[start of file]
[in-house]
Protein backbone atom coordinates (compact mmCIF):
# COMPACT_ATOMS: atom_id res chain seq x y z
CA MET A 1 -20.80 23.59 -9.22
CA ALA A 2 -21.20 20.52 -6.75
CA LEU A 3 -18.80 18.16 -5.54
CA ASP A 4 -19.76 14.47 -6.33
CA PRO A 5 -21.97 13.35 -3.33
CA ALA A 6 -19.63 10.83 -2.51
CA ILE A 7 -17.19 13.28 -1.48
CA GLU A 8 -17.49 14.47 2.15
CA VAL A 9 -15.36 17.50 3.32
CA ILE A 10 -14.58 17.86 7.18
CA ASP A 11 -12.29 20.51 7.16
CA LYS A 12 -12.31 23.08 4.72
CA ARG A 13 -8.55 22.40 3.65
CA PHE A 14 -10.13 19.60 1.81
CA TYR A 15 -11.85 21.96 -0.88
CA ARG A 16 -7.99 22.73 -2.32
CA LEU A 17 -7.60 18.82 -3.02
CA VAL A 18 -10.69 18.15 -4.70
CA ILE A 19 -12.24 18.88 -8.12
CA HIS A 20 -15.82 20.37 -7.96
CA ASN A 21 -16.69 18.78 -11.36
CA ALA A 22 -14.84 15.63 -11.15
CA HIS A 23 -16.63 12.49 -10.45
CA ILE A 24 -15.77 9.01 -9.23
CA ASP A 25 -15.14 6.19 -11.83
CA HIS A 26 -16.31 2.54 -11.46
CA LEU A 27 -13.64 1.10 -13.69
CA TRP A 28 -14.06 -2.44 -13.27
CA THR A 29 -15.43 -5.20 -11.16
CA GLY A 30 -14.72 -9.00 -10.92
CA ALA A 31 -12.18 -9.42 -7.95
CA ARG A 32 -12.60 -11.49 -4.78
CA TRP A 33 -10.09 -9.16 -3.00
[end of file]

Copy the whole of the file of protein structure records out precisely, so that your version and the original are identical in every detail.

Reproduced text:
[in-house]
Protein backbone atom coordinates (compact mmCIF):
# COMPACT_ATOMS: atom_id res chain seq x y z
CA MET A 1 -20.80 23.59 -9.22
CA ALA A 2 -21.20 20.52 -6.75
CA LEU A 3 -18.80 18.16 -5.54
CA ASP A 4 -19.76 14.47 -6.33
CA PRO A 5 -21.97 13.35 -3.33
CA ALA A 6 -19.63 10.83 -2.51
CA ILE A 7 -17.19 13.28 -1.48
CA GLU A 8 -17.49 14.47 2.15
CA VAL A 9 -15.36 17.50 3.32
CA ILE A 10 -14.58 17.86 7.18
CA ASP A 11 -12.29 20.51 7.16
CA LYS A 12 -12.31 23.08 4.72
CA ARG A 13 -8.55 22.40 3.65
CA PHE A 14 -10.13 19.60 1.81
CA TYR A 15 -11.85 21.96 -0.88
CA ARG A 16 -7.99 22.73 -2.32
CA LEU A 17 -7.60 18.82 -3.02
CA VAL A 18 -10.69 18.15 -4.70
CA ILE A 19 -12.24 18.88 -8.12
CA HIS A 20 -15.82 20.37 -7.96
CA ASN A 21 -16.69 18.78 -11.36
CA ALA A 22 -14.84 15.63 -11.15
CA HIS A 23 -16.63 12.49 -10.45
CA ILE A 24 -15.77 9.01 -9.23
CA ASP A 25 -15.14 6.19 -11.83
CA HIS A 26 -16.31 2.54 -11.46
CA LEU A 27 -13.64 1.10 -13.69
CA TRP A 28 -14.06 -2.44 -13.27
CA THR A 29 -15.43 -5.20 -11.16
CA GLY A 30 -14.72 -9.00 -10.92
CA ALA A 31 -12.18 -9.42 -7.95
CA ARG A 32 -12.60 -11.49 -4.78
CA TRP A 33 -10.09 -9.16 -3.00